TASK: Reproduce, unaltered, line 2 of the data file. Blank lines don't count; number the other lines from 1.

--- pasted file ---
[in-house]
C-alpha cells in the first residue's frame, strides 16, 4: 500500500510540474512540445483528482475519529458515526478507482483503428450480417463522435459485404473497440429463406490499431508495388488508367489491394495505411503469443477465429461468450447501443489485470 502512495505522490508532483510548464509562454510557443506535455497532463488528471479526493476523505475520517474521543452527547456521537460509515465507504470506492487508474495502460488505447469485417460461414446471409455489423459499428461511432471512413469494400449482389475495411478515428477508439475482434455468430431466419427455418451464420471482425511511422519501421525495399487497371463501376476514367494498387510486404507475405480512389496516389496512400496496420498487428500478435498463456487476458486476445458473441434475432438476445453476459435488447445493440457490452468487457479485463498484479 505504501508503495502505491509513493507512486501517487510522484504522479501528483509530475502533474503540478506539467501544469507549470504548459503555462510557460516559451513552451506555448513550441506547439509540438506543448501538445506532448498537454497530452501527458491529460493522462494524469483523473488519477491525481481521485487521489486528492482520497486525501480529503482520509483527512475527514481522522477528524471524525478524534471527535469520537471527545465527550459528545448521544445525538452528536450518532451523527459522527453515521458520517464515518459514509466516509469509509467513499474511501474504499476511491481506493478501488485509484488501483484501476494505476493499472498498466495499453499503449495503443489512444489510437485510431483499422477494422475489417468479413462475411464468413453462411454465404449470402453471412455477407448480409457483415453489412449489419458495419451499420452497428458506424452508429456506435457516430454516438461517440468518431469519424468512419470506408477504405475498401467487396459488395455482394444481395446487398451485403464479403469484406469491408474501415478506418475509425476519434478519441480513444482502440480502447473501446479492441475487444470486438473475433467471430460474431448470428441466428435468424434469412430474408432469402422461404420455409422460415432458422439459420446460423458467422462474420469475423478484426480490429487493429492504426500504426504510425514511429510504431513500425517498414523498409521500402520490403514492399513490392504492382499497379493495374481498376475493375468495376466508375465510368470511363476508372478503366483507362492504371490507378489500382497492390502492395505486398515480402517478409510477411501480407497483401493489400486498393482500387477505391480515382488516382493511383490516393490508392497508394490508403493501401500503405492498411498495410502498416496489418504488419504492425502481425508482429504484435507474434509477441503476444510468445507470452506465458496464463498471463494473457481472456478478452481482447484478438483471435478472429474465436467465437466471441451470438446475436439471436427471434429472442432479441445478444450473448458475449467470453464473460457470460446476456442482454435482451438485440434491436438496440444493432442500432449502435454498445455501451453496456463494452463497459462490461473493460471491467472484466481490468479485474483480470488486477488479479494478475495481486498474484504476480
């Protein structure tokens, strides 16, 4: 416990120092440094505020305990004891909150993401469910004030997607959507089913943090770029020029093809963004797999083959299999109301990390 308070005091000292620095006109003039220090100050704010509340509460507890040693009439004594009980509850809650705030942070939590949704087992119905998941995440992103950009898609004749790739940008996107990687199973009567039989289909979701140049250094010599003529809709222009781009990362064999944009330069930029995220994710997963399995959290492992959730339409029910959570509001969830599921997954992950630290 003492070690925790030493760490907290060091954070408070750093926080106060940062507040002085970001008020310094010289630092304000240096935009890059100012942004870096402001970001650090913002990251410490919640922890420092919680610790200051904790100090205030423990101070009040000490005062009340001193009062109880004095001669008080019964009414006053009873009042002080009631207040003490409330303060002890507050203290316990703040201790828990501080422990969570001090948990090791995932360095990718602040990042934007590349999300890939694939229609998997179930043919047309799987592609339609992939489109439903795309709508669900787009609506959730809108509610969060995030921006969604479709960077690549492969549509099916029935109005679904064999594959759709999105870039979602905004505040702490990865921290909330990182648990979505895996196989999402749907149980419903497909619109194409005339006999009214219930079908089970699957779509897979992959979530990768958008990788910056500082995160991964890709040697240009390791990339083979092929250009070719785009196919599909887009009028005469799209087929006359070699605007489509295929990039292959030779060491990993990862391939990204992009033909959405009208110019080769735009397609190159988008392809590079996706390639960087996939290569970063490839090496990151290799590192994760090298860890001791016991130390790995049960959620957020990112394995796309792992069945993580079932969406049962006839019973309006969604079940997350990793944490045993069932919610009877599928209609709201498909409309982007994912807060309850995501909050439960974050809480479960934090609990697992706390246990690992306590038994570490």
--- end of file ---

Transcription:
C-alpha cells in the first residue's frame, strides 16, 4: 500500500510540474512540445483528482475519529458515526478507482483503428450480417463522435459485404473497440429463406490499431508495388488508367489491394495505411503469443477465429461468450447501443489485470 502512495505522490508532483510548464509562454510557443506535455497532463488528471479526493476523505475520517474521543452527547456521537460509515465507504470506492487508474495502460488505447469485417460461414446471409455489423459499428461511432471512413469494400449482389475495411478515428477508439475482434455468430431466419427455418451464420471482425511511422519501421525495399487497371463501376476514367494498387510486404507475405480512389496516389496512400496496420498487428500478435498463456487476458486476445458473441434475432438476445453476459435488447445493440457490452468487457479485463498484479 505504501508503495502505491509513493507512486501517487510522484504522479501528483509530475502533474503540478506539467501544469507549470504548459503555462510557460516559451513552451506555448513550441506547439509540438506543448501538445506532448498537454497530452501527458491529460493522462494524469483523473488519477491525481481521485487521489486528492482520497486525501480529503482520509483527512475527514481522522477528524471524525478524534471527535469520537471527545465527550459528545448521544445525538452528536450518532451523527459522527453515521458520517464515518459514509466516509469509509467513499474511501474504499476511491481506493478501488485509484488501483484501476494505476493499472498498466495499453499503449495503443489512444489510437485510431483499422477494422475489417468479413462475411464468413453462411454465404449470402453471412455477407448480409457483415453489412449489419458495419451499420452497428458506424452508429456506435457516430454516438461517440468518431469519424468512419470506408477504405475498401467487396459488395455482394444481395446487398451485403464479403469484406469491408474501415478506418475509425476519434478519441480513444482502440480502447473501446479492441475487444470486438473475433467471430460474431448470428441466428435468424434469412430474408432469402422461404420455409422460415432458422439459420446460423458467422462474420469475423478484426480490429487493429492504426500504426504510425514511429510504431513500425517498414523498409521500402520490403514492399513490392504492382499497379493495374481498376475493375468495376466508375465510368470511363476508372478503366483507362492504371490507378489500382497492390502492395505486398515480402517478409510477411501480407497483401493489400486498393482500387477505391480515382488516382493511383490516393490508392497508394490508403493501401500503405492498411498495410502498416496489418504488419504492425502481425508482429504484435507474434509477441503476444510468445507470452506465458496464463498471463494473457481472456478478452481482447484478438483471435478472429474465436467465437466471441451470438446475436439471436427471434429472442432479441445478444450473448458475449467470453464473460457470460446476456442482454435482451438485440434491436438496440444493432442500432449502435454498445455501451453496456463494452463497459462490461473493460471491467472484466481490468479485474483480470488486477488479479494478475495481486498474484504476480